By 2030, more than three-quarters of India’s electricity will be sourced from fossil fuels and transportation and industry will account for more than half of its emissions – these are sectors where solar and wind power will not reduce emissions. Note that in 2017 coal consumption increased by 4.8 per cent, or 27 MtCO2e.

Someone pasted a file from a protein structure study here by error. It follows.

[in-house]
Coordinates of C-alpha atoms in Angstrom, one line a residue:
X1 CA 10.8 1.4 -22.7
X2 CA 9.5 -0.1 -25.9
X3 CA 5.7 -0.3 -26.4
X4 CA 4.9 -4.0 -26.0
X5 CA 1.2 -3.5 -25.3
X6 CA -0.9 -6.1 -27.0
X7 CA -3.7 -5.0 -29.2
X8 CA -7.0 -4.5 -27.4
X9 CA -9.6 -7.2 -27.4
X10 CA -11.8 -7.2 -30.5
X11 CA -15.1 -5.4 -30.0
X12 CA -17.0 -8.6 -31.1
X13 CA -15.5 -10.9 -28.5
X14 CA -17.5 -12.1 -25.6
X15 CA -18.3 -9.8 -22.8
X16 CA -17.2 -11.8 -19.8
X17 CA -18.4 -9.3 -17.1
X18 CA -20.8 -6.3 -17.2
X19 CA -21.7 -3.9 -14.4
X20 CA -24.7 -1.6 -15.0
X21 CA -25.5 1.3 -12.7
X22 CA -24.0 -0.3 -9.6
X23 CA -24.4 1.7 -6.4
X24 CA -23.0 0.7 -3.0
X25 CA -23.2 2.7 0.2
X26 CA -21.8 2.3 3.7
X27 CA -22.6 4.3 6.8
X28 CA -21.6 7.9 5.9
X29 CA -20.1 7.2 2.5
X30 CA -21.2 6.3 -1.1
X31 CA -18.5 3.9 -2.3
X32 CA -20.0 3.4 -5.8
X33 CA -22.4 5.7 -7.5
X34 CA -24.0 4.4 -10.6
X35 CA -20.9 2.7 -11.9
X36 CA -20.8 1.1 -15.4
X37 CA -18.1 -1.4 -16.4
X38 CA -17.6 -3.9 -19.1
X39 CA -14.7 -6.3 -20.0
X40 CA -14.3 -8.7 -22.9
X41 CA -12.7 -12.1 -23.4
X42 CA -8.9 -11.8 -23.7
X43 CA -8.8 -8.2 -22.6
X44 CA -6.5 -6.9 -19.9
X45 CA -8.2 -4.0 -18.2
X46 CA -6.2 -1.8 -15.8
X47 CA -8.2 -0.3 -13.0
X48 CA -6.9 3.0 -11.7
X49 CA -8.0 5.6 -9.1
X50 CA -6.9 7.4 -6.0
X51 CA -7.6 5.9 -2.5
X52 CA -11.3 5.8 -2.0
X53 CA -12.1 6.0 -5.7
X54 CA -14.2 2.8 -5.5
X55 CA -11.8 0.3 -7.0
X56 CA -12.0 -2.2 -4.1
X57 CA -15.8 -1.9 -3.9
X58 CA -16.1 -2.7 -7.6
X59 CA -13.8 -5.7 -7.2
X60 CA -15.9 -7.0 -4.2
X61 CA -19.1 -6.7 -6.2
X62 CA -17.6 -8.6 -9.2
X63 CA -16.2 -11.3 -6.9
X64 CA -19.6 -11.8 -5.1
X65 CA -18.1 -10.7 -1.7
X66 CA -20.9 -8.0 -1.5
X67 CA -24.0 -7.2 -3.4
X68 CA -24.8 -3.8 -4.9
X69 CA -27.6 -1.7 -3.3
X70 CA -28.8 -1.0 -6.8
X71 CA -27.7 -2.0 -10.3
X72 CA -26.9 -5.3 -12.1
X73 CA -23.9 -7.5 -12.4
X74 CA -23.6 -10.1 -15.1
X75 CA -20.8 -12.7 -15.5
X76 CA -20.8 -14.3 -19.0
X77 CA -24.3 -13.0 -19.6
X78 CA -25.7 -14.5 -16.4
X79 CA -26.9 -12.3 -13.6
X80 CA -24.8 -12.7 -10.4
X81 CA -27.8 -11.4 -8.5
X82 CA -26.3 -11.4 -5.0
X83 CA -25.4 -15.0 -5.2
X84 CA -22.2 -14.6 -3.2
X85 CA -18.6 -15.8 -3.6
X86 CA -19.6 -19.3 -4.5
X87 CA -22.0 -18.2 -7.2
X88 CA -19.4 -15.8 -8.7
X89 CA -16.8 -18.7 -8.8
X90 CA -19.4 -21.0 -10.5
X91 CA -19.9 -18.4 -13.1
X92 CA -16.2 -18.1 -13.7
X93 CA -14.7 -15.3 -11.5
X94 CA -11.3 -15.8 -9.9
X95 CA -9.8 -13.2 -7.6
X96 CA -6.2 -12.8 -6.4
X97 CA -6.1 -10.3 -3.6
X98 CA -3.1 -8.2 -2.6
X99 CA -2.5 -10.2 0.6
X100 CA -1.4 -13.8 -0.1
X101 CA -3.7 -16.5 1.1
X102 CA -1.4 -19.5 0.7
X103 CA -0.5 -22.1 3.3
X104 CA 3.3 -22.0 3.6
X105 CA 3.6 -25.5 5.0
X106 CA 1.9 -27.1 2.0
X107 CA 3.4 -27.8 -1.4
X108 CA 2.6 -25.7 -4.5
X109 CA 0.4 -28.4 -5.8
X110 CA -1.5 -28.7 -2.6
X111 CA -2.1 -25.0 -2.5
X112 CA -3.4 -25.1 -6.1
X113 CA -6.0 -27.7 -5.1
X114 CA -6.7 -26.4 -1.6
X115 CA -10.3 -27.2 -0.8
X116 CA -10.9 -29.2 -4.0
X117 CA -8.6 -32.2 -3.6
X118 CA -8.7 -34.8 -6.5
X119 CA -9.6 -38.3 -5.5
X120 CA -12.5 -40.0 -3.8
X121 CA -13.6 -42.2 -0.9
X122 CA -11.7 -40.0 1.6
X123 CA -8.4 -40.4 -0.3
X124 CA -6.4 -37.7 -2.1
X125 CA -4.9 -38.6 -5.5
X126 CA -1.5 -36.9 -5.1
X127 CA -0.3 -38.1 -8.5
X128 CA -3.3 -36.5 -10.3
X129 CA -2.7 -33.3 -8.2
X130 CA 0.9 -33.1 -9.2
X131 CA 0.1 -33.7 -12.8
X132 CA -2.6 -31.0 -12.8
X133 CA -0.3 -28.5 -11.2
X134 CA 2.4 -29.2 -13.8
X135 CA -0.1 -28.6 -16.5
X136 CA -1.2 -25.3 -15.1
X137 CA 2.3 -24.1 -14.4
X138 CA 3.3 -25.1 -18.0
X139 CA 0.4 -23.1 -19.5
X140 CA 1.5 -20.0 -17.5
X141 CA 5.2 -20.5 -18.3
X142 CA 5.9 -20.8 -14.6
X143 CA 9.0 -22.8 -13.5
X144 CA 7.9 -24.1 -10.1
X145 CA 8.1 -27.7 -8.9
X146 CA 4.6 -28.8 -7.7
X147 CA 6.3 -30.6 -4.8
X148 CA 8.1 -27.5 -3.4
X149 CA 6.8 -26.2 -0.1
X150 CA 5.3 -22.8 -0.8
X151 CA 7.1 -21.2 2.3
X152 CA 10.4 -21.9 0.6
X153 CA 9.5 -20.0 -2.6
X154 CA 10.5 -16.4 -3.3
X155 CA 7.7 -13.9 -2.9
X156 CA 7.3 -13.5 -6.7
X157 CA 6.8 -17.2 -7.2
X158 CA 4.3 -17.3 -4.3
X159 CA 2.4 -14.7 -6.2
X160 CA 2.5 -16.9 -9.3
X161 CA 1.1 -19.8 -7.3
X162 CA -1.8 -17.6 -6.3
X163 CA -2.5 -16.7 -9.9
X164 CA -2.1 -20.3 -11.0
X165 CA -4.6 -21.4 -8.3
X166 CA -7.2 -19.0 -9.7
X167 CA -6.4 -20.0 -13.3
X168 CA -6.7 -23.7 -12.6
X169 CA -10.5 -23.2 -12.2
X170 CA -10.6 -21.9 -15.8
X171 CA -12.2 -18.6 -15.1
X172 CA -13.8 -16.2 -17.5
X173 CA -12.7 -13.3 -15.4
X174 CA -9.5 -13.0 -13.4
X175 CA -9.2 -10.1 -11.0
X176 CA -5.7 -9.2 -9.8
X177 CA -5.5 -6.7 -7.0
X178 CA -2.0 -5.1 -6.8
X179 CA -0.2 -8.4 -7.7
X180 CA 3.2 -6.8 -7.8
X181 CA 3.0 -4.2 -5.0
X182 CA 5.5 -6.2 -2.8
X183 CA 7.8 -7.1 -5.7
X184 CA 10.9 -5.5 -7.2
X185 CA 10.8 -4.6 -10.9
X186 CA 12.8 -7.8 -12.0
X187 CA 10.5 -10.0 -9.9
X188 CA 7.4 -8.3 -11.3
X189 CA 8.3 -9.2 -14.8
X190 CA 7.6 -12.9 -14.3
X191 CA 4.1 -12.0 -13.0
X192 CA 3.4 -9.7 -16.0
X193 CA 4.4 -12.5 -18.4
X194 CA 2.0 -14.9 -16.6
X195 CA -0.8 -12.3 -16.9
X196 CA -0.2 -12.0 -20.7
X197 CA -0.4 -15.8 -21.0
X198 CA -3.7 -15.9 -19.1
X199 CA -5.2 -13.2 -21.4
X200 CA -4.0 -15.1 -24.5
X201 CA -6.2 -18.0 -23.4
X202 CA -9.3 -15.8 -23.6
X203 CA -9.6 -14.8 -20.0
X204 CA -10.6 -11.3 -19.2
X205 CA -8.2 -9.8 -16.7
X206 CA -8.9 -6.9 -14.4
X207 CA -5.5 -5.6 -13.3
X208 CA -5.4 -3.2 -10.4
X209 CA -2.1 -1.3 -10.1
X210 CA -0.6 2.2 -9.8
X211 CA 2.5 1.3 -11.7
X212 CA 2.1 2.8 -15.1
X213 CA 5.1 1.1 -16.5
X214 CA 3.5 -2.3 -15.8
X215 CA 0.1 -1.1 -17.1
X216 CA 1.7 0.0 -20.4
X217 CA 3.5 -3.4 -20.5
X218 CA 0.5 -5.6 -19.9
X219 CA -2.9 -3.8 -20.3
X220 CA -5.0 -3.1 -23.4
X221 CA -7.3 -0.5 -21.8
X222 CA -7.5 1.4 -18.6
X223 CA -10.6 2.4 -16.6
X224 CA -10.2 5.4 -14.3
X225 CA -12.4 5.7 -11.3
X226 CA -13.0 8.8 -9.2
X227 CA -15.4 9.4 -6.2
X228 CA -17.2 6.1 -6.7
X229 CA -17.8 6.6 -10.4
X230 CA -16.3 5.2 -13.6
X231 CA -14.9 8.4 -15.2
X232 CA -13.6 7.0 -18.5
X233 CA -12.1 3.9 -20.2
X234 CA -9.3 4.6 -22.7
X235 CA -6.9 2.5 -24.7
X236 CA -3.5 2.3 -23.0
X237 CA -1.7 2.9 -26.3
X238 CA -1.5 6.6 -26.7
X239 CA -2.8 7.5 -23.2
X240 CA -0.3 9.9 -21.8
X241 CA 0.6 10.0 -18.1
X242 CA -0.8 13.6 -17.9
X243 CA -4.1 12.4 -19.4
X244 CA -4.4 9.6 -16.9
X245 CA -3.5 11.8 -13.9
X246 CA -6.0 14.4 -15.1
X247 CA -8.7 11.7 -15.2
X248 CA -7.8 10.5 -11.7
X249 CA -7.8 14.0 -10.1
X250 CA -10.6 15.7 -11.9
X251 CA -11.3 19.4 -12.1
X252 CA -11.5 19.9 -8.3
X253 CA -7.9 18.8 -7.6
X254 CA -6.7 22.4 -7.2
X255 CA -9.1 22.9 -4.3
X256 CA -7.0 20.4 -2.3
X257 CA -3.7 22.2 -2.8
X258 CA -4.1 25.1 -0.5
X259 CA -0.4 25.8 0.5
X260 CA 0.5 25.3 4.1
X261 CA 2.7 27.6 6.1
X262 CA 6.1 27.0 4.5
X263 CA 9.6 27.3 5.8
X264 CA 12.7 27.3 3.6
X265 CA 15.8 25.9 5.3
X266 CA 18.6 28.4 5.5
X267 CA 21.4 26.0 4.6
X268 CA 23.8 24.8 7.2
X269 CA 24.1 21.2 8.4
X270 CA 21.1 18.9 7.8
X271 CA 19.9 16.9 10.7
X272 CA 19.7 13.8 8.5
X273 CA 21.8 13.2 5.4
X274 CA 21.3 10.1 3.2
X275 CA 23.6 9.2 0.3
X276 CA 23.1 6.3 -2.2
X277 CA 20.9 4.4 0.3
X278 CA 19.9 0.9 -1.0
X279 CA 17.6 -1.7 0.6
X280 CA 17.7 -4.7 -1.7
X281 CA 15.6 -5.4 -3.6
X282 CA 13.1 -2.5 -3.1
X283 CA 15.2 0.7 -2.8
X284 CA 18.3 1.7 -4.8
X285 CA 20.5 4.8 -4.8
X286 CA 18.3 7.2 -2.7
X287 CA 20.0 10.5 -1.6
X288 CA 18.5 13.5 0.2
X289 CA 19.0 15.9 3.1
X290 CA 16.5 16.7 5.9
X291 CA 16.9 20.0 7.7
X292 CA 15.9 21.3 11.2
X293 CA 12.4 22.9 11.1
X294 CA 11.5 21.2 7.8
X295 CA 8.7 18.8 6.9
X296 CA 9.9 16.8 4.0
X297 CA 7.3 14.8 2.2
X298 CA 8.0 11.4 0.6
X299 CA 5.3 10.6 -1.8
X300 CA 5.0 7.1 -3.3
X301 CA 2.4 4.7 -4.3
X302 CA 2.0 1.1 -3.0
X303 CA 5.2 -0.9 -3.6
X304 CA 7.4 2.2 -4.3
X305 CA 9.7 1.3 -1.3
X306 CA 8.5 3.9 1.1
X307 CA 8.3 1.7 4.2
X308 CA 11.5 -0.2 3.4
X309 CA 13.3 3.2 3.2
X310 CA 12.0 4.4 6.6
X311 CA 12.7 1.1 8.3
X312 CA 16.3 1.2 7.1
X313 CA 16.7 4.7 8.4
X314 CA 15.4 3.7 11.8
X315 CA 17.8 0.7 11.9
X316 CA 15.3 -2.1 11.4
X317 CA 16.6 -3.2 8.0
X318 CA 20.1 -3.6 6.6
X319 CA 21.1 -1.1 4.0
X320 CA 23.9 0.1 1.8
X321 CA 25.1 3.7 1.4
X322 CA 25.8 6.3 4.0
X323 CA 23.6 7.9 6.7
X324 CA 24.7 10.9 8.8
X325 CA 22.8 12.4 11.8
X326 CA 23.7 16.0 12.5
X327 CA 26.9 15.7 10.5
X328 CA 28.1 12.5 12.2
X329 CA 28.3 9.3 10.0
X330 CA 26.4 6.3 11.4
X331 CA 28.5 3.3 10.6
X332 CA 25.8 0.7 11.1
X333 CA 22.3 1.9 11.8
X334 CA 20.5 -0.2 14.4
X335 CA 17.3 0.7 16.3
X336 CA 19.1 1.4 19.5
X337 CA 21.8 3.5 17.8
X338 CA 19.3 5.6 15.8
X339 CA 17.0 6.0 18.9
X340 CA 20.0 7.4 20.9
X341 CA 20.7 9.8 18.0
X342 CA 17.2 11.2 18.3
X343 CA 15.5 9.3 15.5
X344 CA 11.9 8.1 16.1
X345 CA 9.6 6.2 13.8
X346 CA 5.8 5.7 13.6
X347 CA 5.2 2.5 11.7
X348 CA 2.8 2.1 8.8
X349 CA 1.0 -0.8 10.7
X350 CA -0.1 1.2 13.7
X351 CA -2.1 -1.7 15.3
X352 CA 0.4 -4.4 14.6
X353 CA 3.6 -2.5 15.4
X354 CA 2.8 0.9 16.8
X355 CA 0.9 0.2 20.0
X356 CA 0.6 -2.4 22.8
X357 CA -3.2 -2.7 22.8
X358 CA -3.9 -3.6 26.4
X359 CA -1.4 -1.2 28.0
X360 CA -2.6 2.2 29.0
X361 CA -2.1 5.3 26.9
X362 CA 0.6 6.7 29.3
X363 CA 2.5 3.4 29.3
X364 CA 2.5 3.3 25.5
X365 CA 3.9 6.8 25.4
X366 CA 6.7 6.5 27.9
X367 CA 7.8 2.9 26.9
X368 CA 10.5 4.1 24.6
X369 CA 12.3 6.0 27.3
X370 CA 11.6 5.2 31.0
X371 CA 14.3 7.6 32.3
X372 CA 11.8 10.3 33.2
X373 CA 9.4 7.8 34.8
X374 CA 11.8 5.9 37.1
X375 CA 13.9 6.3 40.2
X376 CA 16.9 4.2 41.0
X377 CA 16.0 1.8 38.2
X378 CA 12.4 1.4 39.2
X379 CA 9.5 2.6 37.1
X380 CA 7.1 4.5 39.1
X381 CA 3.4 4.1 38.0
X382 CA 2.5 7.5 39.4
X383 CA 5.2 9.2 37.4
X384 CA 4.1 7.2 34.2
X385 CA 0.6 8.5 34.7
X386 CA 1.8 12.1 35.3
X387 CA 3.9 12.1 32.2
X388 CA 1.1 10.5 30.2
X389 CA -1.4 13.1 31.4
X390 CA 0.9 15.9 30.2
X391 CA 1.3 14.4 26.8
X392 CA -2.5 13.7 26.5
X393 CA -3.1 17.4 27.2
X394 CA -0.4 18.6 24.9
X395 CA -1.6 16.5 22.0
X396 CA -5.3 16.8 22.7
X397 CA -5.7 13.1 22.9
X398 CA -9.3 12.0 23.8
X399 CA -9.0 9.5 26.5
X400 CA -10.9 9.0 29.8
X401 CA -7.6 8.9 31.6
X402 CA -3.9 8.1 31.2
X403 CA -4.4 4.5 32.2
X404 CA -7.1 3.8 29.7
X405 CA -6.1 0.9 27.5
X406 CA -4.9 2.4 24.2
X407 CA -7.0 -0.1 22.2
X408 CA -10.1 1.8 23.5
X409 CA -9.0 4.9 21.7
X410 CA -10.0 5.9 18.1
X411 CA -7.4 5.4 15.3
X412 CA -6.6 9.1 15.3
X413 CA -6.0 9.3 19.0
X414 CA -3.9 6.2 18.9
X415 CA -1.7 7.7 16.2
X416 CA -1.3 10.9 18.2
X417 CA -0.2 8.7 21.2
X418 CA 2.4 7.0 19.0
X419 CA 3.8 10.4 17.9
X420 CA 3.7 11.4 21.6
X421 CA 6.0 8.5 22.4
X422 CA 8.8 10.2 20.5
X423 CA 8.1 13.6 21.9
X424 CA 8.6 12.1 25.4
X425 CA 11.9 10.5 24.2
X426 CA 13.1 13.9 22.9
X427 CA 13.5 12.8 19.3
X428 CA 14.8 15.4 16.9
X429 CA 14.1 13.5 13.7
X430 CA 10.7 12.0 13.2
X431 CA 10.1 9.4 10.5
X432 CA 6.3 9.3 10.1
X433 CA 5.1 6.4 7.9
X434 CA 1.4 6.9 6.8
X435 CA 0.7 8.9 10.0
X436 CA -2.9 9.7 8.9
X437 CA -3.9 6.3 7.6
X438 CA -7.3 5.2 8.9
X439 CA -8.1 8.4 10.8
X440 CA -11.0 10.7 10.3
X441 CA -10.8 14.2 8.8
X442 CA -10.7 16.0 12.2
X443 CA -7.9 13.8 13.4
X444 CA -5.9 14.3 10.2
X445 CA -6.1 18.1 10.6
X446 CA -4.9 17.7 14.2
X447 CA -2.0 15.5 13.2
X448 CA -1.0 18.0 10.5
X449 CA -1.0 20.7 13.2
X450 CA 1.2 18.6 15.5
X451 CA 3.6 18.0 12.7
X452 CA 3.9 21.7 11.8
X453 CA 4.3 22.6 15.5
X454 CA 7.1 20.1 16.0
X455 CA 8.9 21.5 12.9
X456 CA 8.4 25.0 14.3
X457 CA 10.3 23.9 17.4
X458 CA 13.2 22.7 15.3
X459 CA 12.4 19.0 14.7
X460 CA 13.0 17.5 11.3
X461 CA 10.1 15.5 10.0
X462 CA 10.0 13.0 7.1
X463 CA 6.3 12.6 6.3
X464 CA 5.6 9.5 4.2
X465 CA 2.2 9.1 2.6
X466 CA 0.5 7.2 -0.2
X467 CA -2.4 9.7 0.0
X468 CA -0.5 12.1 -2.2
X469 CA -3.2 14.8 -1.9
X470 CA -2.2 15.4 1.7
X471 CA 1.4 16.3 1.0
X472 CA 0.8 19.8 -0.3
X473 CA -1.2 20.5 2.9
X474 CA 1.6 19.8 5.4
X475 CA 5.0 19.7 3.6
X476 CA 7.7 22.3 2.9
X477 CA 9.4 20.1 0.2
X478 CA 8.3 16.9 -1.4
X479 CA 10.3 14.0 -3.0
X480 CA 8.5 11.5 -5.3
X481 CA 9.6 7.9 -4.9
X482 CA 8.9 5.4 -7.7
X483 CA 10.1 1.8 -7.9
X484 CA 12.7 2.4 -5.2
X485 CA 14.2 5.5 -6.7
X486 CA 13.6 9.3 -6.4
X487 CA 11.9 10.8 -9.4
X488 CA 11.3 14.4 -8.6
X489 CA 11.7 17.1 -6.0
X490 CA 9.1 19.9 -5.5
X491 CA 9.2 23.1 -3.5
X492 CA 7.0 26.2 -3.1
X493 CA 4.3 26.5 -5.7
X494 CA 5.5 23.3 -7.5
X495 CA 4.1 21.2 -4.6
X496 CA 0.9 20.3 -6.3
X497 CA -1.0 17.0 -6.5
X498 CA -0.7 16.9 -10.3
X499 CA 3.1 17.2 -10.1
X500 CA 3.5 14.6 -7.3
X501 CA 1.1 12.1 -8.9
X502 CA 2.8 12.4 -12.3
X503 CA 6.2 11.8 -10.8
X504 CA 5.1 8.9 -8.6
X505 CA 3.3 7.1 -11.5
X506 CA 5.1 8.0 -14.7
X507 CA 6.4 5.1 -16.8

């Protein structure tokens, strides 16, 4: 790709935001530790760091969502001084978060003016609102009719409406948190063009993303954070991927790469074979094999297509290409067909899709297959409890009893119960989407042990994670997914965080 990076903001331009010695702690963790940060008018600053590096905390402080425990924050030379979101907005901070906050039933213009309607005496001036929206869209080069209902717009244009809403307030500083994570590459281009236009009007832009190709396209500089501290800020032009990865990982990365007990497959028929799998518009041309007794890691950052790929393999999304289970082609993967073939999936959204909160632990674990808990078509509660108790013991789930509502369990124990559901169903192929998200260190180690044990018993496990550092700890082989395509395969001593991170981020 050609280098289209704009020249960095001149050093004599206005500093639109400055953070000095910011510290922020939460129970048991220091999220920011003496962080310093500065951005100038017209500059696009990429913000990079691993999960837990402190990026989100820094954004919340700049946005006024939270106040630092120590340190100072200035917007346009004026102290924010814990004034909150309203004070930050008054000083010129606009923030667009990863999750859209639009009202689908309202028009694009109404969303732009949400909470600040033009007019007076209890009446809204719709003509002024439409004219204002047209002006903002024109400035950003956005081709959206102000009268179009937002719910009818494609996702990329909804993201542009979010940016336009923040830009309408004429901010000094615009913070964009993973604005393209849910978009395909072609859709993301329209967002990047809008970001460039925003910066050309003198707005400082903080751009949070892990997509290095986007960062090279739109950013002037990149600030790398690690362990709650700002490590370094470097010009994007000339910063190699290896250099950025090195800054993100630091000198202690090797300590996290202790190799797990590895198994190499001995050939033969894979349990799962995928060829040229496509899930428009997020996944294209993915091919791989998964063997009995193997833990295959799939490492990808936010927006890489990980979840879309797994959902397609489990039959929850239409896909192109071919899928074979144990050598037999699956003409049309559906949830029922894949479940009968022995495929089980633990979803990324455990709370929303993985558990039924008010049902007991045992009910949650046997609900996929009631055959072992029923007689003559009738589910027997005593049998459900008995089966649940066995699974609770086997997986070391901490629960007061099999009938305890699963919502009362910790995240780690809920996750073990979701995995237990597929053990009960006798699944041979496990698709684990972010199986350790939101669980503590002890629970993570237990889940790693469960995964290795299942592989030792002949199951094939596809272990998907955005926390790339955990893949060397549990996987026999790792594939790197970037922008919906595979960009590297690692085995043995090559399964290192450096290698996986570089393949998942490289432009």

Moreover, the CEA has revised the latest NEP in favour of coal. The previous version of the NEP did not include any coal-based capacity addition till 2022. In the updated version, instead of retiring coal completely, an additional 6,440 MW thermal power would be needed during 2017–22. This change was a result of feedback from more than 30 state-owned and private institutions. The NEP forecasts that while 48.3 GW of end-of-life plants are expected to close by 2022, another 94.3 GW will be added by 2027. The energy secretary, Ajay Bhalla, has himself admitted that the country will not be able to wean itself off coal until there’s a cheap and efficient way to store renewable energy.